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Meghan Reilly, as dazzling starlet and bride-to-be Janet Van De Graff, displays her considerable abilities in a highly professional performance. Reilly shows off her prowess as both a dancer and comedienne, particularly in the ironic tune, “Show Off,” throughout which she repeats the refrain, “I don’t want to show off no more!” while singing, dancing, somersaulting and quick-changing in and out of several revealing and bejeweled costumes. She even turns household items into musical instruments after tumbling through Hula Hoops.
High schooler Sam Lubs charms as Robert. Convincing as the groom, he turns in a funny, skilled performance as the groom. Not only does he believably woo and match energy with Reilly’s Janet, but he does so on roller skates and blindfolded. Lubs meets these challenges with playful ease while showing off skills as both a singer and dancer.
If the bios are to believed, Lubs and Taylor Vessel as his best man are new to tap dancing. However, they deliver a killer tap number to the goofy swinging tune of “Cold Feets,” which elicited an eruption of applause from the opening night audience as the pair propelled the number to an impressive crescendo. Raw talent, hard work and Donna Baumgartner’s always excellent choreography elevates the number to a crowd-pleasing showstopper.
Some of the show’s most hilarious moments, which elicit the most jubilant audience response, derive from effective comic couplings. Real-life married couple Rosemary and Daniel Gast draw on their off-stage chemistry to portray Mrs. Tottendale and her butler, Underling, who share some of the most playful scenes, songs and schtick in the entire musical.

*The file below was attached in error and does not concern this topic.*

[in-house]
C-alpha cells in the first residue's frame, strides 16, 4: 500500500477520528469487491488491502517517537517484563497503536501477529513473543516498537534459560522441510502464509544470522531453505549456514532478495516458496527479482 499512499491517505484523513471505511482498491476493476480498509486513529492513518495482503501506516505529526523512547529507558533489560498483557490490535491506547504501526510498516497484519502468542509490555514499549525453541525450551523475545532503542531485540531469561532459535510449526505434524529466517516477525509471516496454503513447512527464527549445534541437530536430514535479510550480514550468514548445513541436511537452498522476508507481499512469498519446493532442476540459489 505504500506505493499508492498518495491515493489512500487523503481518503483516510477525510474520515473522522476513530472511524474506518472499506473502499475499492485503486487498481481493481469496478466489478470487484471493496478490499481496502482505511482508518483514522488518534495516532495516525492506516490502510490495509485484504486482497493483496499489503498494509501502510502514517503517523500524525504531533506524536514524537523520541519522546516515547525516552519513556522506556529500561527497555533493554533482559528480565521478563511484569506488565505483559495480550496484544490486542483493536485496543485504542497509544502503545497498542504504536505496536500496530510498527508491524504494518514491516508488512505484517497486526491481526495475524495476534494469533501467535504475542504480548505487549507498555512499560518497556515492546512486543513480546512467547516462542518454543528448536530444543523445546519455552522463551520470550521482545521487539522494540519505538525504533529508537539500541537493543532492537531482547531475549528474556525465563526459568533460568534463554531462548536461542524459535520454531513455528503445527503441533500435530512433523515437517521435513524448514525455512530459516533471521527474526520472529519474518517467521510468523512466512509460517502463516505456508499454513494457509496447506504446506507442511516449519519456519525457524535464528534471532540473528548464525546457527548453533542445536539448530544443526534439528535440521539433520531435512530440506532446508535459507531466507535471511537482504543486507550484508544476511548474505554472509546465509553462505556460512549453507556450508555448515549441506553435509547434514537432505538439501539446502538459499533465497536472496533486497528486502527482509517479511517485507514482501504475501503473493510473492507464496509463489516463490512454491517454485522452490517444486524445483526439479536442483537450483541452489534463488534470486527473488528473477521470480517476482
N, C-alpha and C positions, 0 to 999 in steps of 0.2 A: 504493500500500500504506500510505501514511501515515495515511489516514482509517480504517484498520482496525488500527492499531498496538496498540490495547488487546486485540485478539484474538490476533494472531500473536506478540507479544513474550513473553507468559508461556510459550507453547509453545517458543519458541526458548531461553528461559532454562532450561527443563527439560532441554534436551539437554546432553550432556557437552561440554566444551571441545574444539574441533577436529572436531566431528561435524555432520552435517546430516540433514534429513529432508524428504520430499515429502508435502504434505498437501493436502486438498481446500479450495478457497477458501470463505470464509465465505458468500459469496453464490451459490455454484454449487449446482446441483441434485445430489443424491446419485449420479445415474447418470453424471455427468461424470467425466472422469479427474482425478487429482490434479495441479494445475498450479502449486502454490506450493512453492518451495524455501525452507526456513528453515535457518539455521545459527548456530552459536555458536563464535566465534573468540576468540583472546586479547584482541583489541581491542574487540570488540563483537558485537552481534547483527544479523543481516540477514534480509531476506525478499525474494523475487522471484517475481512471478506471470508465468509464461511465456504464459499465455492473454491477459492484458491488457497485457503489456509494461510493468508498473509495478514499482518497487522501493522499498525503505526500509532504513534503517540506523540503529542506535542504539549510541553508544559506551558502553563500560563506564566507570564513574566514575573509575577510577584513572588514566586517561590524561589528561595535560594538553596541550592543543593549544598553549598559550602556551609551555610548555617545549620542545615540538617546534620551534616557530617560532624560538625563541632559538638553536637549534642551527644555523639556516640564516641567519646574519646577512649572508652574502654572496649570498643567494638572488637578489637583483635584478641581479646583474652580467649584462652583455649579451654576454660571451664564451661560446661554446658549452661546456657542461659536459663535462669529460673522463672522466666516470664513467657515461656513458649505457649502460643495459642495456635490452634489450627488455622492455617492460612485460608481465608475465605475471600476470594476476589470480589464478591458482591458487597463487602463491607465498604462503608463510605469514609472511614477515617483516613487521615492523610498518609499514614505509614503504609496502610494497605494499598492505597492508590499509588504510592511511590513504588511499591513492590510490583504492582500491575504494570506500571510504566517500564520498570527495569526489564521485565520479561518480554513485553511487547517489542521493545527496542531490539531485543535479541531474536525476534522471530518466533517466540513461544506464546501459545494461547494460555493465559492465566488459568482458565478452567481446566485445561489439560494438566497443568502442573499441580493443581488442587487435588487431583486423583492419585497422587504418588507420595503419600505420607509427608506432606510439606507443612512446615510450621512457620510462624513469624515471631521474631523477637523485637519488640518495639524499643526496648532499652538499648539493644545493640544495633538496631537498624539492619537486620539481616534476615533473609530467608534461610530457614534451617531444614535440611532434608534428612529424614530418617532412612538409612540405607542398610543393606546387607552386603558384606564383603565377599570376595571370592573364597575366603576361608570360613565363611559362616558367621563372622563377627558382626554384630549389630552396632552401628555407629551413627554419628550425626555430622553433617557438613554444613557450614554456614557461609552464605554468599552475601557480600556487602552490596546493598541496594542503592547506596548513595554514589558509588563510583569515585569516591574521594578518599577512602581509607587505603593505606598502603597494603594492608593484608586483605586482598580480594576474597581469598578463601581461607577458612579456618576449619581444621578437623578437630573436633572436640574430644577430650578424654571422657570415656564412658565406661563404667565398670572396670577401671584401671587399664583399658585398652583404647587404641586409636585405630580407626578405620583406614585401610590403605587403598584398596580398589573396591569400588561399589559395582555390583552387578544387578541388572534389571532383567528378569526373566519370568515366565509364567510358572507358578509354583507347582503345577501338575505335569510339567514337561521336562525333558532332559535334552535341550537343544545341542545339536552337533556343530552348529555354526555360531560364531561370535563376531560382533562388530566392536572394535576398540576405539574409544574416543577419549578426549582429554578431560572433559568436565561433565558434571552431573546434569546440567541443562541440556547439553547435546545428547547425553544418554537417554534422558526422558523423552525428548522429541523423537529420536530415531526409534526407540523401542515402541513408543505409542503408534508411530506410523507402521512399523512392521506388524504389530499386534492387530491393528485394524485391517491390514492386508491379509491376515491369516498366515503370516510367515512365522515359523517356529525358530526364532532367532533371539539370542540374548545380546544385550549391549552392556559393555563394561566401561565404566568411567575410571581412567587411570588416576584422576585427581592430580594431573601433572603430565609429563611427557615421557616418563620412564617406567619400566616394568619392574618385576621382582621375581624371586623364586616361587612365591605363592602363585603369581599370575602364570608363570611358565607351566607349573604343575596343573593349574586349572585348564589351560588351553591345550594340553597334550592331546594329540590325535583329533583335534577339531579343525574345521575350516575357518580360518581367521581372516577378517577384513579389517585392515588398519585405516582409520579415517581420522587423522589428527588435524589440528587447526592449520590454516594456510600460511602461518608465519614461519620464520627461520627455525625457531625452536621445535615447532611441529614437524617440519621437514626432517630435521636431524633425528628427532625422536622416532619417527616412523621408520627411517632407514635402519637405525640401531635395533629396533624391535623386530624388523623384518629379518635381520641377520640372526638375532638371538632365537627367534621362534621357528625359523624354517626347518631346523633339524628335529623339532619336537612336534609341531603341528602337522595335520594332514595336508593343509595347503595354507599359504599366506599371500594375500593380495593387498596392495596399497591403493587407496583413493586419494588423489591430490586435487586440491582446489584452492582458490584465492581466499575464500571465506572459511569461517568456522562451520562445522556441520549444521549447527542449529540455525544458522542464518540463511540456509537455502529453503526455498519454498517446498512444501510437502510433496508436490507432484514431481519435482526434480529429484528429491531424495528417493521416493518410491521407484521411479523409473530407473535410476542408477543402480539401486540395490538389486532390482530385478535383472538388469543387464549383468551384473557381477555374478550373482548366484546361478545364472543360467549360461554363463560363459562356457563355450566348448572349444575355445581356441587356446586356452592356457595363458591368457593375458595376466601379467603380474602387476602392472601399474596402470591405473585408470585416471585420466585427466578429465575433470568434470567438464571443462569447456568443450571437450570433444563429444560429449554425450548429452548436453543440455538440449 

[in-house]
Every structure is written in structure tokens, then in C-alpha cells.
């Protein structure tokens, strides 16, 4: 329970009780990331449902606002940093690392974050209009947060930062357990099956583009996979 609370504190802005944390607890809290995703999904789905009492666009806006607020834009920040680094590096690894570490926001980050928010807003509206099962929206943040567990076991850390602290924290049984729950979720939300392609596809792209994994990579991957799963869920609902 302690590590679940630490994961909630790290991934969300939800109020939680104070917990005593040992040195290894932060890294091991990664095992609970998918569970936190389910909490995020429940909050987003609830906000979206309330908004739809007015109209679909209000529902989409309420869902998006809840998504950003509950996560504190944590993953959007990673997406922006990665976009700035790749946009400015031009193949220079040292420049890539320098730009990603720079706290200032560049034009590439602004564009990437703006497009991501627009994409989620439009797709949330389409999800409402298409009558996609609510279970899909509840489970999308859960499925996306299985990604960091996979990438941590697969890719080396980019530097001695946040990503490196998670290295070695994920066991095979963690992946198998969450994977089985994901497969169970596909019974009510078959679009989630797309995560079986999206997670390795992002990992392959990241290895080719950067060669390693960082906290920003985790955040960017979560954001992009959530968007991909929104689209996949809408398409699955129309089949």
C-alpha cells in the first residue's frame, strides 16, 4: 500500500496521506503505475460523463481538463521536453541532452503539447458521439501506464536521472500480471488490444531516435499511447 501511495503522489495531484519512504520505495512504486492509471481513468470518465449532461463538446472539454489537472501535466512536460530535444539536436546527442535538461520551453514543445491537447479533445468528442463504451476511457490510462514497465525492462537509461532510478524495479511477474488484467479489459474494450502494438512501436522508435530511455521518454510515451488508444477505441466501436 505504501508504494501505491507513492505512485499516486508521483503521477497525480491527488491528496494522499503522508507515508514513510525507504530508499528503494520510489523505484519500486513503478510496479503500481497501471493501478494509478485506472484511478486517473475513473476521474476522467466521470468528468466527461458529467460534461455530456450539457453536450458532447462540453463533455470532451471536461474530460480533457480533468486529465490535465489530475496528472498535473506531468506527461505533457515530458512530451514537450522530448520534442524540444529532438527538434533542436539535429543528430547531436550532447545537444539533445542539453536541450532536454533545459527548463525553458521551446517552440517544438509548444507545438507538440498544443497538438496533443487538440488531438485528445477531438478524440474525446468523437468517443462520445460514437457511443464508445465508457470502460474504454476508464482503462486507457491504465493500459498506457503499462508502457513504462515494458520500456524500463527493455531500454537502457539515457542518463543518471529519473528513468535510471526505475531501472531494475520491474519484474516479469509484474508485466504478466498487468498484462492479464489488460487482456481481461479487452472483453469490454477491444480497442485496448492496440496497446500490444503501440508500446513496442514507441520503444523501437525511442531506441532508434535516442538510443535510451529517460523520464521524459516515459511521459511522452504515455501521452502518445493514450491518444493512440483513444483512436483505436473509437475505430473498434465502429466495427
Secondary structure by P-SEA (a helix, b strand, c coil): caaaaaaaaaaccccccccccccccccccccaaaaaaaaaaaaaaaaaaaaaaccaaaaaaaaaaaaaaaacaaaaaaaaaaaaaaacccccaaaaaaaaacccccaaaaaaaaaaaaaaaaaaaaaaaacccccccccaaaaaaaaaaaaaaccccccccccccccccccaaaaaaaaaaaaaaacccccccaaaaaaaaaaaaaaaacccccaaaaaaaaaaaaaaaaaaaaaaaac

Rick Johnson’s pin-perfect portrayal of the cunning and opportunistic producer Feldzieg renders the crafty instigator of the story’s conflict as a lovable villain. Johnson’s Feldzieg is clever, alert and willing to do anything to get what he needs. The producer meets his match, however, in Kitty, the dim but ambitious chorus girl played by Stephanie Peiffer, who is adorably funny while holding her own opposite Johnson.
Though “ The Drowsy Chaperone” blazes with star moments and over-the-top performances, the glue that holds it together are the ensemble players — and there is not a “small” actor in sight. Sarah Olson and Grace Van Patten play several roles with fervor and gusto. Similarly, Travis Gratteau-Zinnel and Daulton Rokes, who play gangsters disguised as pastry chefs, add fun and mayhem to each scene in which they appear. Chris Hansen, who shows up for one scene at the end of the show to play the Superintendent, makes an event of his limited stage time.
The actors are ably supported by excellent musicians and effective technical elements as well. From the first notes of the overture, it is clear that the pit, conducted by musical director Luke Overton, is a talented group of musicians. They expertly bring the show to life with fun and lively interpretation of a zany, rollicking score.
Adding to the fun are beautiful costumes by co-designers Jean Carlisle and Liane Nichols, who created beautiful period pieces. Though the set design for most of the show is muted and mundane as a reflection of The Man’s simple dwelling, a surprising and colorful set piece is unveiled in the second act that represents the humble narrator’s success in breaking out of the blue mood in which he begins the show.
CFCT’s “The Drowsy Chaperone” is on stage this weekend.
Local actor, director and playwright Joe Frenna has taught middle and high school English in the Cedar Valley for the past 10 years. He has just finished his first year at Waterloo East High School and will teach special education in the fall.